Wednesday, June 27, 2007

Throne of Glory; Mercy Seat of God

[Cherub among palm trees, similiar to the motif that decorated the interior of the Temple. Displayed at Bible Lands Museum, Israel. Image from www.mystae.com]

Among the furnishings in the Mishkan, none is more intriguing than the Ark of the Covenant and its Cherub figurines forming the "mercy seat" or throne from which God addressed Moses (Ex. 25). This earthly throne was really just a demut, a material form of the celestial seat of power, known as the Kisei Kavod, the Throne of Glory.

The Throne of Glory is the superstructure of the Cosmos[1]; it symbolizes the divine order and divine governance of creation. Along with the Torah, it embodies the divine plan:

Six things preceded the creation of the world. Some were actually created, and others came up only in God's thought as what was to be created:
Torah and the Throne of Glory were created.
The [eventual] creation of the [great] ancestors, Israel, the Temple, and the name of the Messiah came to God's mind. R. Ahavah son of R. Ze'era said: So, too, repentance. And some say: Also the Garden of Eden and Gehenna.
(Bereshit Rabbah 1)

The Throne is mentioned several times in the Hebrew Scriptures (Jer. 14:21, 17:12, Isa. 6:1; Ezek. 1:26, 10:1), but with little description. It (Ezek. 1:26) may be made of sapphire (making its co-equal with the heavens?), and/or it may be formed of living, numinous entities [probably Keruvim, Cherubs, but also possibly other numinous creatures - Hayyot, Serafim, and Ofanim] (ibid.), but little else is revealed in the Bible.

There are, however, many vivid descriptions of the Throne and its prominent features in post-Biblical literature. It is a celestial sky blue, the same blue that is part of the fringes an Israelite must wear. Another Midrash calls it chashmal, amber. Made of half fire, half hail, it hovers in the air, is 800,000 parsangs in length and 500,000 in width – and that is calculated in the parsang of heaven, which is 2000 cubits of the length of God’s arm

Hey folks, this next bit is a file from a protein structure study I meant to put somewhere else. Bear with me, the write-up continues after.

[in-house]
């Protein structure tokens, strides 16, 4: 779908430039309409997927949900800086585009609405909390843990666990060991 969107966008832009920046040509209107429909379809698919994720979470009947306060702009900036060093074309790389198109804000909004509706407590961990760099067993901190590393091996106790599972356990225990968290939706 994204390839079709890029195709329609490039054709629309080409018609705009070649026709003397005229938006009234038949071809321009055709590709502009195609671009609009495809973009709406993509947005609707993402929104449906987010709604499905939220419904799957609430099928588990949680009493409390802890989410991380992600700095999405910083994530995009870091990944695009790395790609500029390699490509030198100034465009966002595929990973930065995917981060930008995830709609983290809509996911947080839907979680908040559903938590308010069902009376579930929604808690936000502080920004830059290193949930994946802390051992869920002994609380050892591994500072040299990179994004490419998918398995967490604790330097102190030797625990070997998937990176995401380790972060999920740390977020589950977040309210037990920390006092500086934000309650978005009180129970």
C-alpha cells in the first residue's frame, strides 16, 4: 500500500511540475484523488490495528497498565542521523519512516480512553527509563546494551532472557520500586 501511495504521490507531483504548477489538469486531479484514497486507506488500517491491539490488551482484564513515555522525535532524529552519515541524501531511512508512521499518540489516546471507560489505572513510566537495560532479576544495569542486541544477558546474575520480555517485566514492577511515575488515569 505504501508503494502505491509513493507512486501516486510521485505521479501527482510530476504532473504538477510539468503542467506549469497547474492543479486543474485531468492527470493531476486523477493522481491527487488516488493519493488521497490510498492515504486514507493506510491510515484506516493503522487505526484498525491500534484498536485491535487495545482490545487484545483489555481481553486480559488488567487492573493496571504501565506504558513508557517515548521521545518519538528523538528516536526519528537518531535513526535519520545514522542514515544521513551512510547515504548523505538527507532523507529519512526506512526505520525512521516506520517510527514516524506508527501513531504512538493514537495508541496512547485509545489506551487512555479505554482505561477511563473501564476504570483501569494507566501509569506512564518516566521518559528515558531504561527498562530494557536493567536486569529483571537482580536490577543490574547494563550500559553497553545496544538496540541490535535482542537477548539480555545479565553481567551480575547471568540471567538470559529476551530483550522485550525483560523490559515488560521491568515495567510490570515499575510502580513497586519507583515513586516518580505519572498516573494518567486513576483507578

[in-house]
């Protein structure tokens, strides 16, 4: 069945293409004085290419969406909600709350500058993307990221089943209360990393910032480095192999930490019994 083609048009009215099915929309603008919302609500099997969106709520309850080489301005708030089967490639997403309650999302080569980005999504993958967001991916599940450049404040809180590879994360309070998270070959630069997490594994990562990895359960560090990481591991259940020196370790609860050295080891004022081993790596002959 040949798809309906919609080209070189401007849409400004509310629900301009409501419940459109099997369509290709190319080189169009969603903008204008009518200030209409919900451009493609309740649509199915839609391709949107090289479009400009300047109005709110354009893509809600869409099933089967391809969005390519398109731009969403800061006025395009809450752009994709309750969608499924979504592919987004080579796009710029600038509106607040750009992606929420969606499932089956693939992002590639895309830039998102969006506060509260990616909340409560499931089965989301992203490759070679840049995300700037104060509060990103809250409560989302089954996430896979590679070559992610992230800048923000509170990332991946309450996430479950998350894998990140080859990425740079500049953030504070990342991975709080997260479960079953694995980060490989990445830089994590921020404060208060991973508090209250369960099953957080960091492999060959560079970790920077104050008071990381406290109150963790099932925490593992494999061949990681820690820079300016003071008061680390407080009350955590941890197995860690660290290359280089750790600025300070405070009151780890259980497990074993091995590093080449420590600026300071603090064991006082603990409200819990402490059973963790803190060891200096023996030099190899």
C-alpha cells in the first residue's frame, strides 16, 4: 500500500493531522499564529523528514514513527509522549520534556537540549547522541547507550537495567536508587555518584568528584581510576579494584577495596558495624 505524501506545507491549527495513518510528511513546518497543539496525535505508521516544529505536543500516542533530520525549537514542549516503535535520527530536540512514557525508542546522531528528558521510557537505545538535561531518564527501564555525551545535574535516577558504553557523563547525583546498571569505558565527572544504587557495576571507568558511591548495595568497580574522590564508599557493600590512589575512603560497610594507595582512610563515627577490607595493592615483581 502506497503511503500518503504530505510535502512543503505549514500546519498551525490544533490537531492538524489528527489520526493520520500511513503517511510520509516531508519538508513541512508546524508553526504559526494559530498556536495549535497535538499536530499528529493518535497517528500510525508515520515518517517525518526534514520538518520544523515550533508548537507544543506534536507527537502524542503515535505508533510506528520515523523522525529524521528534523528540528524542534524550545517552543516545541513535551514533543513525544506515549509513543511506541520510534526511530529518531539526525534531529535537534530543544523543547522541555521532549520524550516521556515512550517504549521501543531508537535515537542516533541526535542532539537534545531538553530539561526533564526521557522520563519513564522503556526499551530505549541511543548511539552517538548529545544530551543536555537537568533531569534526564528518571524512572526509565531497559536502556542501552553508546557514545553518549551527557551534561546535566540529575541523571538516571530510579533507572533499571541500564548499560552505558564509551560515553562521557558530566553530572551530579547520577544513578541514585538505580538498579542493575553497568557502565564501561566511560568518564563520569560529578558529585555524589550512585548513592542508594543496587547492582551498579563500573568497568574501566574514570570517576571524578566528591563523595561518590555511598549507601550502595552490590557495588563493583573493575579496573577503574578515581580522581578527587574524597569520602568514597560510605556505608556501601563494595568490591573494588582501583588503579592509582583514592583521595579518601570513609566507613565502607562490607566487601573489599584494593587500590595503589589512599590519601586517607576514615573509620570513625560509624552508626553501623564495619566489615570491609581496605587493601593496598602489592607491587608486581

(PdRE 3, 4, 6; BhM 2:25, 41-46).

The angel Sandalfon stands over the Throne, weaving the prayers of Israel into God’s crown. Four Princes surround the Throne: Michael (right), Gabriel (left), Uriel (in front), and Raphael (behind). Other texts describe myriads of armies of angels arrayed around it. The earth is the footstool of God’s throne.

There is one tradition that there are actually two thrones, the Throne of Strict Justice and the Throne of Mercy. When Israel prays for forgiveness, it moves God to leave the first and sit in the second (Sanh. 38b).

When sitting upon the Throne in judgment, God is draped in a supernal robe of purple inscribed with the names of the martyrs of Israel (Mid. Teh. 4:12), inspiring God to be compassionate toward Israel for their sakes. The Throne is also inscribed with the image of the patriarch Jacob. Thus the Throne, like God’s tefillin, represents the metaphysical bond of the people Israel to the Godhead (Hekhalot Zutarti). This passage, also from Hekhalot Literature, describes God addressing the ascendant adept:

Give testimony to them of what you see by Me, of what I have done to the face of Jacob, your father, which I have engraved on the Throne of my Glory (Hekhalot Rabbati)

The idea that Jacob’s image is inscribed on God’s throne, that Israel is the centerpiece, the chief mechanism for the unfolding of God’s kingdom, appears several times in different genres of Jewish writing, not just esoteric texts:

And (Jacob) dreamed. And note, a ladder was fixed on the earth;and its head reached to the height of the heavens.And note, the angels who had come with him from his father's house ascended to bear good news to the angels on high, saying:--"Come and see a just man!" The one whom you desired to see,whose image is engraved on the Throne of Glory!" And, note, the angels from before the Eternal were ascending and descending and they looked at him.
(Targum Neofiti, Gen. 28:1)

Learn more. The EJMMM is available at amazon.com. Click here - http://www.amazon.com/Encyclopedia-Jewish-Myth-Magic-Mysticism/dp/0738709050/sr=1-1/qid=1159997117/ref=sr_1_1/002-7116669-7231211?ie=UTF8&s=books

[1] Hekhalot Rabbati, which offers a poetic meditation on the Throne, calls it a meon, a “dwelling,” and a keli chemdah, a “precious vessel.”


Blogger Zeke said...

Shalom Rabbi Dennis,

Any book about Hekhalot literature would you recommend?

2:35 PM  
Anonymous Anonymous said...

At Marquette some of us believe this tradition underlies Jesus' words to Nicodemus in John's Gospel, "You will see the angels of God ascending and descending on the Son of Man.", i.e., Christ is claiming to be the One whose image is engraved on the Merkabsh.

4:47 PM  

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